“The aggregate speed we showed was about 15Gbps…so we showed that 10G is a real proposition,” he said.

DOCSIS v fibre

Asked whether some operators might choose to migrate their networks to XGS-PON full fibre rather than invest in a further DOCSIS upgrade, Narjus noted that cable broadband has a 70% market share in the US, compared with a 20% share in Europe. It therefore may make more sense to deploy HFC technology in the US, while operators in some European markets may be tempted by fibre.

“There is more fibre competition and some markets will, in moving to 10G, look at XGS-PON rather than DOCSIS,” he said. “However there is no technology doubt that DOCSIS 4.0 could bring [the same results]. Capex would be smaller but there are other factors in the play. It is not just about engineering viability, but who will be connecting the household first with fibre. There will be some markets in Europe where fibre overbuilds will be the answer to 10G.”

While the move to 10G is in part driven by marketing requirements and the need to match fibre’s capabilities in terms of downstream and upstream speed, there is a wider need over time to invest in capacity as the volume of traffic continues to grow, said Narjus.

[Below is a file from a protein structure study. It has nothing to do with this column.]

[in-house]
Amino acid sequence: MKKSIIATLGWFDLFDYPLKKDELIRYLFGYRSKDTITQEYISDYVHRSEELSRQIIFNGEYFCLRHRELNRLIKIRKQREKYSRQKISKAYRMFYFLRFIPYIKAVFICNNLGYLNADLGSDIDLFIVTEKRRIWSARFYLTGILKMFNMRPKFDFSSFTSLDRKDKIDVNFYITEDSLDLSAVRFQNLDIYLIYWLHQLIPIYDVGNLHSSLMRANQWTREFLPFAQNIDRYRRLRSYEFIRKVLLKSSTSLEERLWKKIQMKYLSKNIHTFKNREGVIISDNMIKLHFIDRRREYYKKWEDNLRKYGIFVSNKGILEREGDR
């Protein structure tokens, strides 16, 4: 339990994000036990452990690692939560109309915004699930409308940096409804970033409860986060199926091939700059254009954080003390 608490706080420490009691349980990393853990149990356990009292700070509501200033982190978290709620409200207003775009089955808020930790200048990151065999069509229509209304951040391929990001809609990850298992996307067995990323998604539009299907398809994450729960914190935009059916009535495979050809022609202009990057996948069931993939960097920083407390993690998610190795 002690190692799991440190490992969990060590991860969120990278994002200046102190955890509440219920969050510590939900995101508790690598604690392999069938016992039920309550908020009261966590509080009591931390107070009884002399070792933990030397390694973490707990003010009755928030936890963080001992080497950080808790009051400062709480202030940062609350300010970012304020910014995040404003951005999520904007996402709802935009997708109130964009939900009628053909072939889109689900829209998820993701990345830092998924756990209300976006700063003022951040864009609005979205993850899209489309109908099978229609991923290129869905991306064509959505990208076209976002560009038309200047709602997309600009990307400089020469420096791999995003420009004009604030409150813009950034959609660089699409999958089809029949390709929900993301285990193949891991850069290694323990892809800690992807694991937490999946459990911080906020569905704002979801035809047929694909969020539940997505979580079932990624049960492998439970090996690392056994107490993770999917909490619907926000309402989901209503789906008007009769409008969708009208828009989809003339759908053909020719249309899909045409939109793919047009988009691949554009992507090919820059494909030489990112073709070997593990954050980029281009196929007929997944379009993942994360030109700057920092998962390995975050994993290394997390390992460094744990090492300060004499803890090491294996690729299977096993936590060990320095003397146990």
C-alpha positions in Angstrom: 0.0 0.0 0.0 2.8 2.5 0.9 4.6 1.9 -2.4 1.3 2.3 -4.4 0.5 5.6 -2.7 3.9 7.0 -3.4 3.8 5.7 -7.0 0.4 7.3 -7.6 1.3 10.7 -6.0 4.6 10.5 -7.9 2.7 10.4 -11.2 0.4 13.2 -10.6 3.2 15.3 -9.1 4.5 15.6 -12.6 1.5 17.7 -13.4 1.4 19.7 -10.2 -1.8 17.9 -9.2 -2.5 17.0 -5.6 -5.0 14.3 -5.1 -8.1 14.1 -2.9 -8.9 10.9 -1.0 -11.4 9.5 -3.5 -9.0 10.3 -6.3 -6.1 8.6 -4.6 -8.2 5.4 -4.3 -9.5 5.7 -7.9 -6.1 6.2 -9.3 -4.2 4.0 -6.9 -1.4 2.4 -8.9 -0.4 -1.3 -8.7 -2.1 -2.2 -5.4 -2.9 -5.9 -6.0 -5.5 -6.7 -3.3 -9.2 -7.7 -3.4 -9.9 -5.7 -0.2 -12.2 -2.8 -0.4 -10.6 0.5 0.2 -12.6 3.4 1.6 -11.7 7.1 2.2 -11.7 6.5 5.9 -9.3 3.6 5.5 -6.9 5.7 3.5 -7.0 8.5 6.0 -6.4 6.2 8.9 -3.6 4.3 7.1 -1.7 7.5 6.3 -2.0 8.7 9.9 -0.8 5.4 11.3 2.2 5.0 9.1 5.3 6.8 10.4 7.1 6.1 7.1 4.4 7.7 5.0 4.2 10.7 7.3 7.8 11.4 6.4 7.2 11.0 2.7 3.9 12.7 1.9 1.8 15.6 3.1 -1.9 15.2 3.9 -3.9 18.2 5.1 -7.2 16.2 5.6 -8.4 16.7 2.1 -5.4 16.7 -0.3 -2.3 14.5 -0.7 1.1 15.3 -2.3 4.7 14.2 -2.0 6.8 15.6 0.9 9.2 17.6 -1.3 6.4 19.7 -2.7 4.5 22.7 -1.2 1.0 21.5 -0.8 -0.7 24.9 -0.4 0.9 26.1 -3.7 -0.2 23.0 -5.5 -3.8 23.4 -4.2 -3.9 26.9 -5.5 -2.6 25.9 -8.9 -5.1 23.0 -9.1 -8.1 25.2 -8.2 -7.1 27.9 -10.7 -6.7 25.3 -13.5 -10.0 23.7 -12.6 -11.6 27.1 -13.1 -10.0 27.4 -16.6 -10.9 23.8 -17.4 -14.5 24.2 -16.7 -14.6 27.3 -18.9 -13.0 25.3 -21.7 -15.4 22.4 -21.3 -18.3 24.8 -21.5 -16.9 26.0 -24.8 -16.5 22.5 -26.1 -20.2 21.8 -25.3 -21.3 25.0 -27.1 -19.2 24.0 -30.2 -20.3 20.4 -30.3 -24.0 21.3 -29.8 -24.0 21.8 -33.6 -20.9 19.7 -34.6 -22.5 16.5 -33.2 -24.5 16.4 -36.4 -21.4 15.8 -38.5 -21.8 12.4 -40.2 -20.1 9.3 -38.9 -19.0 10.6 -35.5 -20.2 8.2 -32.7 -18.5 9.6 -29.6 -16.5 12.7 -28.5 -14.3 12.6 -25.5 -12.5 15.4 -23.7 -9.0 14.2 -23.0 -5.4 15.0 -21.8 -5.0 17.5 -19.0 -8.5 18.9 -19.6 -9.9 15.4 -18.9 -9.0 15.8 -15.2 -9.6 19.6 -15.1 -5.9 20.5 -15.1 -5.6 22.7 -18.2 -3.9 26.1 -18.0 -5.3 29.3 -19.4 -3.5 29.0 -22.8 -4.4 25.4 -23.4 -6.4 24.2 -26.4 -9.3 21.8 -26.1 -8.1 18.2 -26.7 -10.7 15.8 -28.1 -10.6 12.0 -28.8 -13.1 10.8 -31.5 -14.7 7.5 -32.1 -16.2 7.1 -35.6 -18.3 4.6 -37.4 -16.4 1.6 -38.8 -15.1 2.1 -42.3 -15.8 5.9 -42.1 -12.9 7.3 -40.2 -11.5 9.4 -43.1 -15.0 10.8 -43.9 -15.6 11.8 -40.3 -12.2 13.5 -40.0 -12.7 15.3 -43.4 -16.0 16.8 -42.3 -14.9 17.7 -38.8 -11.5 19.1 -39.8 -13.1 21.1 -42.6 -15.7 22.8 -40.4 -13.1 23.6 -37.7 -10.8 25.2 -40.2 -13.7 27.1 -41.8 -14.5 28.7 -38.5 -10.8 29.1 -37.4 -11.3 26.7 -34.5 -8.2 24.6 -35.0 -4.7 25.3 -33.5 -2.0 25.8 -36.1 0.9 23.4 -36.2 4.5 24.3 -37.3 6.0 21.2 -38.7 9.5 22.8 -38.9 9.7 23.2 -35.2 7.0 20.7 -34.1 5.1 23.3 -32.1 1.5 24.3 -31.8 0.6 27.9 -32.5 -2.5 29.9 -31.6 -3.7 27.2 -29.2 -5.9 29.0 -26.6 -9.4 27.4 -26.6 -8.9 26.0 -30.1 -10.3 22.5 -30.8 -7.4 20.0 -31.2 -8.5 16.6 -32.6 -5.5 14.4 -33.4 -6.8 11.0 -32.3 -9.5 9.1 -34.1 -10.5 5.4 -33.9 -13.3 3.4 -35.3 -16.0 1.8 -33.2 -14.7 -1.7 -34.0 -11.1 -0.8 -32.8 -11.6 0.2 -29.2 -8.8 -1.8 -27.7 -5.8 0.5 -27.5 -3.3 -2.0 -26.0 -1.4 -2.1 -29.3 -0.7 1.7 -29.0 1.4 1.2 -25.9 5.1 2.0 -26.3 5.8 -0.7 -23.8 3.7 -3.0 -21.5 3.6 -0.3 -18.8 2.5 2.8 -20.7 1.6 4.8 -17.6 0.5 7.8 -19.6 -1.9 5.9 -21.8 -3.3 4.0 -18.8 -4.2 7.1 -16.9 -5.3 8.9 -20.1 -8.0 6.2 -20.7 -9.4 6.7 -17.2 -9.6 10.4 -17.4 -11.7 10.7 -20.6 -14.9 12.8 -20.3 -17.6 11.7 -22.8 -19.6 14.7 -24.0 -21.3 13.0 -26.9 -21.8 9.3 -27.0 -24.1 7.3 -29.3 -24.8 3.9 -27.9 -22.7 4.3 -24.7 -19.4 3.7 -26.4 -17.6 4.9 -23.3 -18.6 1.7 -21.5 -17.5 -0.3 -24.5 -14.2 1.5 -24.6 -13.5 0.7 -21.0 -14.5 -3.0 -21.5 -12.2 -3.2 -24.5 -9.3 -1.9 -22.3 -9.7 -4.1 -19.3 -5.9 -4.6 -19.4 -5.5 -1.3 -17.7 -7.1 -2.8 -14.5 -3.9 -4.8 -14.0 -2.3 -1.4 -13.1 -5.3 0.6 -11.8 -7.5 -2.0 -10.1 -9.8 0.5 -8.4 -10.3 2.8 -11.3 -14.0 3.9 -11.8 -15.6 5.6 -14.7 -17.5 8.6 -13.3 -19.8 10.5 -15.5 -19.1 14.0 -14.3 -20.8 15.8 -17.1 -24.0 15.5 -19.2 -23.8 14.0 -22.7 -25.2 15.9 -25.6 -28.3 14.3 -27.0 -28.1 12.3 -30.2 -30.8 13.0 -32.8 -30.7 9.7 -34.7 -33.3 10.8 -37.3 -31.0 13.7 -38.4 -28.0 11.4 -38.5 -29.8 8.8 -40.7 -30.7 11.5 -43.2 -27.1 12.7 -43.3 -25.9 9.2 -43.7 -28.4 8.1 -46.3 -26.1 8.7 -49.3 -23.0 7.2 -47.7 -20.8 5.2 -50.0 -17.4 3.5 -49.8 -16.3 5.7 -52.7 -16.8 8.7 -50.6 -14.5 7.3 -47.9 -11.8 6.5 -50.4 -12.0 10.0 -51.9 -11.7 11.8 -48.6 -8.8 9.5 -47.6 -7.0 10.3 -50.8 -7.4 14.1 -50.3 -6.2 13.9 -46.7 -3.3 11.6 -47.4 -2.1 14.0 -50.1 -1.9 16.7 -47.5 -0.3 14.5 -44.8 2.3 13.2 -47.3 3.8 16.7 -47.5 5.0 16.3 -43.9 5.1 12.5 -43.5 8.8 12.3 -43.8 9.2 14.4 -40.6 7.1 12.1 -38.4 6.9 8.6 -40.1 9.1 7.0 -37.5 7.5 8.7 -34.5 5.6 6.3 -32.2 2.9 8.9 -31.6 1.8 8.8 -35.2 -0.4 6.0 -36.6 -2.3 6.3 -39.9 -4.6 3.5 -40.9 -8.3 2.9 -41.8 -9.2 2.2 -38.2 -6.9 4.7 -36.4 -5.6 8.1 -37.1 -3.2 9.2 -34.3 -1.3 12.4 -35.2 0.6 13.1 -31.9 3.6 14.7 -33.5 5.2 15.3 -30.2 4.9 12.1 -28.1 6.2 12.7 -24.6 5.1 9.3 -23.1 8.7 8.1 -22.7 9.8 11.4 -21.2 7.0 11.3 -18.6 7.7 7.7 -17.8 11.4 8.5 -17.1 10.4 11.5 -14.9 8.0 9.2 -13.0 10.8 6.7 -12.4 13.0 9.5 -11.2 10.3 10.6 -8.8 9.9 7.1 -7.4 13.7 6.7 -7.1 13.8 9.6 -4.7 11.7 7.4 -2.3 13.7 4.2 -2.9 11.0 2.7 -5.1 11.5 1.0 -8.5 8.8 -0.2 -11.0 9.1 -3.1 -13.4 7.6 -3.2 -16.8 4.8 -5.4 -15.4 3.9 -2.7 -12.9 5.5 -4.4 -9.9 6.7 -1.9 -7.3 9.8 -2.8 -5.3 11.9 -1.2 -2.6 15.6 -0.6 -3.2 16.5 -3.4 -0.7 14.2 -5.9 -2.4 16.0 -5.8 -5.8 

“You need to be able to cope with increase in traffic this over a 10-year [investment] cycle. Use of this capacity is not imminent but the upgrade will be needed,” he said.

Narjus said that “the jury is still out” in terms of the likely split in market share between XGS-PON and DOCSIS in Europe. In terms of the relative cost of upgrades, he noted that civil works are the most important element, something that favours DOCSIS. Availability of labour to build the networks will also be a key factor. However, if new techniques require less digging and ducting is available, the fibre case may become more attractive. On balance, said Narjus, he believes DOCSIS 4.0 will present a “more attractive” investment scenario.

Teleste at ANGA COM

Teleste used ANGA COM to showcase interoperable Remote PHY among other technologies. “Interop is very mature today,” said Narjus, adding that the company can integrate with its own video core technology with its next-generation broadband technology as well as that of other suppliers.

The company showed equipment in different form factors including for the German BK environment, with Narjus noting that 1.2GHz upgrades have not happened to the same extent in Germany as elsewhere in Europe. He said thatTeleste expects investment in 1.2GHz to kick off in the German market later this year.

Teleste also showed 1.8GHZ RF amplifierss and passives that are already shipping at ANGA COM.

The company also showcased its upgraded Luminato platform, which Narjus said reflected the fact that there is still a need for linear TV services over fibre. Digital headend, RF optics, video modules and other equipment are available to show how this can be done, he said.

Tags: 10G, ANGA COM, Teleste